Facebook ads: That line between targeting audiences and discriminating specific groups

Estimated read time: 3 minutes

As I was working on some Facebook ads and a social promotion strategy, Facebook interrupted my progress to alert me that I shouldn’t discriminate against anyone in a protected class with my ads.

OK, I see the note, Facebook. That wasn’t in my plans anyway. But let’s take a look at what’s going on…

Of course, I clicked over to read the policy:

Facebook’s Advertising Policies prohibit advertisers from using our ads products to discriminate against individuals or groups of people. Ads are discriminatory when they deny opportunities to individuals or groups of people based on certain personal attributes such as race, ethnicity, national origin, religion, age, sex, sexual orientation, gender identity, family/marital status, disability or medical or genetic condition.

Then Facebook gave me examples of what is allowed and what isn’t:

Pretty straight forward and I’m not sure how marketers would ever run into this problem, Nonetheless, I discussed it on this Twitter Live broadcast, which is also embedded below if you are interested in hearing my discussion with myself. 🙂

I understand why this would apply if you are trying to hire people for a job. Only targeting your ad toward a specific age group certainly could be discrimination.

Same if we filter out gender and other protected groups. But, I wondered, can Facebook even target by those other areas?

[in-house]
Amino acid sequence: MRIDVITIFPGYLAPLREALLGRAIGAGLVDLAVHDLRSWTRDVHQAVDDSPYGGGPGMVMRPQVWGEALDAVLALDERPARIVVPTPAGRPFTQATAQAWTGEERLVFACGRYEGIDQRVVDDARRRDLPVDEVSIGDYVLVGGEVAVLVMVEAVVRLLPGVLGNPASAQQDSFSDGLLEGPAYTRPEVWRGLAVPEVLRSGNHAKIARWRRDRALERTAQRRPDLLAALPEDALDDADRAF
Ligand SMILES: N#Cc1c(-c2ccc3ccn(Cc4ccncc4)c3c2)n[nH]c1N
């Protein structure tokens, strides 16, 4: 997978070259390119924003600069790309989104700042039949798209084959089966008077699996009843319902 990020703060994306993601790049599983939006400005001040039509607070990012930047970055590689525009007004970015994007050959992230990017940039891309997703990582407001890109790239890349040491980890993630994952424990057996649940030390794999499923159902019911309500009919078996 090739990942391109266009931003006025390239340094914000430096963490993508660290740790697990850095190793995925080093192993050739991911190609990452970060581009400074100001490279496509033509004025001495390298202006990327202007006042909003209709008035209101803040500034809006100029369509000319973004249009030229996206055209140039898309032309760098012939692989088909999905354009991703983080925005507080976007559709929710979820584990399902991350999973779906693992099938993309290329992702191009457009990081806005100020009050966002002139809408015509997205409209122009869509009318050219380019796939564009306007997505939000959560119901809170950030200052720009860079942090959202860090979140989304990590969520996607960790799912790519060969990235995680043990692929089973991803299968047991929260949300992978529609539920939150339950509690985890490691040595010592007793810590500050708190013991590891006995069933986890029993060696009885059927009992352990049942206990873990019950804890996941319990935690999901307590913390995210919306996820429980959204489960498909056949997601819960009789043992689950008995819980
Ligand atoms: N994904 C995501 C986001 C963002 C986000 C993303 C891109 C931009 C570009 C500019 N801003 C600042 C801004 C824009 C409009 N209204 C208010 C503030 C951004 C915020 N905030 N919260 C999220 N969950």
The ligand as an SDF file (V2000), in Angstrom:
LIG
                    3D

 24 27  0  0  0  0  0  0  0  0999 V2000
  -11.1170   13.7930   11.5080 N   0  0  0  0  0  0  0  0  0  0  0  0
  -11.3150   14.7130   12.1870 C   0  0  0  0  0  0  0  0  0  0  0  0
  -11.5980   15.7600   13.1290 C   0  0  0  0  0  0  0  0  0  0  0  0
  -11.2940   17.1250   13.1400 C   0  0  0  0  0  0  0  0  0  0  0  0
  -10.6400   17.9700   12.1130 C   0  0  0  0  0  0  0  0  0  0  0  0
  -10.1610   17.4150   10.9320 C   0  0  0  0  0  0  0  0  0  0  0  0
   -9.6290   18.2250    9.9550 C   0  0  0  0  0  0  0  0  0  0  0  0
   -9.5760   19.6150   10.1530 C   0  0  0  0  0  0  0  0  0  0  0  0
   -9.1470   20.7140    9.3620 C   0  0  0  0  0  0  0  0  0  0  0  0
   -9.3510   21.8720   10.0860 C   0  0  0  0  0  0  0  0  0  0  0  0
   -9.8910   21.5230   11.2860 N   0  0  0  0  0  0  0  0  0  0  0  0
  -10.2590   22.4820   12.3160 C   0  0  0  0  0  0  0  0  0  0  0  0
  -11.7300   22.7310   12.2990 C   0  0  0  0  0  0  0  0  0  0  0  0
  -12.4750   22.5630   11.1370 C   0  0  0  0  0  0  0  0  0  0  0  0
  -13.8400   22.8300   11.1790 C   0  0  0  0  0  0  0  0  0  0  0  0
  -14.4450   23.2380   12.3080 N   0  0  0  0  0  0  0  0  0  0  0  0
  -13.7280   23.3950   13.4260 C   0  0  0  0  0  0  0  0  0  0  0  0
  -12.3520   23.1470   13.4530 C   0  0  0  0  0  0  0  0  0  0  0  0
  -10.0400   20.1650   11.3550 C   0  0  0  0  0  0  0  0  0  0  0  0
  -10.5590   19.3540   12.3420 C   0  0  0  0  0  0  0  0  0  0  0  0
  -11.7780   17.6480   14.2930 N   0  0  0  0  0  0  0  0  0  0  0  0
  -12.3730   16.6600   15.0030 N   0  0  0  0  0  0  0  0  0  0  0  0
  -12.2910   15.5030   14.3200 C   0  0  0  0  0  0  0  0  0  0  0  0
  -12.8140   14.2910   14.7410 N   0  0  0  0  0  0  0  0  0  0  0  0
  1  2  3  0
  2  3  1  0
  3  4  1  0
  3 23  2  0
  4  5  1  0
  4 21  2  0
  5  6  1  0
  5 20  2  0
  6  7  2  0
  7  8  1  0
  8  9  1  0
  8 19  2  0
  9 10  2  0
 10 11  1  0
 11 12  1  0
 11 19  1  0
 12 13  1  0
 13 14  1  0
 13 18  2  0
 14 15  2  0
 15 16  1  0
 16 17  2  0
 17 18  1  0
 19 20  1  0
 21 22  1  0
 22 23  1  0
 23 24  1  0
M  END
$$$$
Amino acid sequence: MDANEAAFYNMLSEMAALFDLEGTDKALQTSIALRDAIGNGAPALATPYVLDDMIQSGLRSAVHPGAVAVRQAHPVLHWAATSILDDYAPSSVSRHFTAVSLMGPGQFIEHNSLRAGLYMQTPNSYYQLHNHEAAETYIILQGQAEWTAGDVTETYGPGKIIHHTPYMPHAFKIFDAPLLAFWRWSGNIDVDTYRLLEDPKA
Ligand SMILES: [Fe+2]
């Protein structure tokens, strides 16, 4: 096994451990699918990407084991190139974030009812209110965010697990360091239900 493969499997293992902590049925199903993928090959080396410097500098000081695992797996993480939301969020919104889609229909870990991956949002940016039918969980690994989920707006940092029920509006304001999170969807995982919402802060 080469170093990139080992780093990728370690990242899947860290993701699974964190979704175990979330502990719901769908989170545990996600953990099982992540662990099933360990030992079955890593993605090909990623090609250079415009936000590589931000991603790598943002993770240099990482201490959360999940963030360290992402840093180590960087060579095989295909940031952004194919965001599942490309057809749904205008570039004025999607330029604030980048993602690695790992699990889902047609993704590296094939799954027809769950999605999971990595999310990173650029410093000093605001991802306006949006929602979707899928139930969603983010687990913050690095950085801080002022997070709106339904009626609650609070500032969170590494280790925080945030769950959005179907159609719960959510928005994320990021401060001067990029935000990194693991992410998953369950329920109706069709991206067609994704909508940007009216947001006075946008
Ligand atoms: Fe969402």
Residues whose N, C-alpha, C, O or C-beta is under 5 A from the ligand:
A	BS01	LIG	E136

• How does it know my sexual orientation?
  • Or my national origin?
  • Or any of those groups?

It certainly knows I’m married – my wife and I are Facebook friends, too. 🙂 But why allow anyone to target based on that? If it’s prohibited just turn those options off. Or turn them off for the ads that they apply to.

Of course, I wanted to know what kind of audiences I’ve targeted over the years. Here’s an overview:

I’ve targeted mostly event planners to get speaking engagements, recruiters when I was actively looking for a job and others when I was trying to promote a service or area of expertise.

That’s another thing to consider for marketers: The discrimination laws and policies are there to make sure everyone has the same opportunity and that protected classes aren’t given fewer opportunities.

Thinking about the opportunity part first. Most of my ads are commercial in matter – for lack of a better term.

  • Check out my content now
  • Hire me
  • Etc.

I’m not sure that it’s withholding opportunities from somebody when they didn’t get a chance to hire me or read my stuff.

So the application here for B2B/B2C marketers like myself is probably small. It certainly applies if you are posting jobs for your company or other ads that fit into that category.

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Thinking back on my Facebook ad campaigns, I usually just filter/target by one of these:

I would think most marketing campaigns do something similar and I’ve followed that same approach – within those two bullet points in projects across industries.

That’s the strategy I’ve used and I don’t see it changing necessarily. I do have to say that success with Facebook seems to be diminishing anyway. Paid or not.

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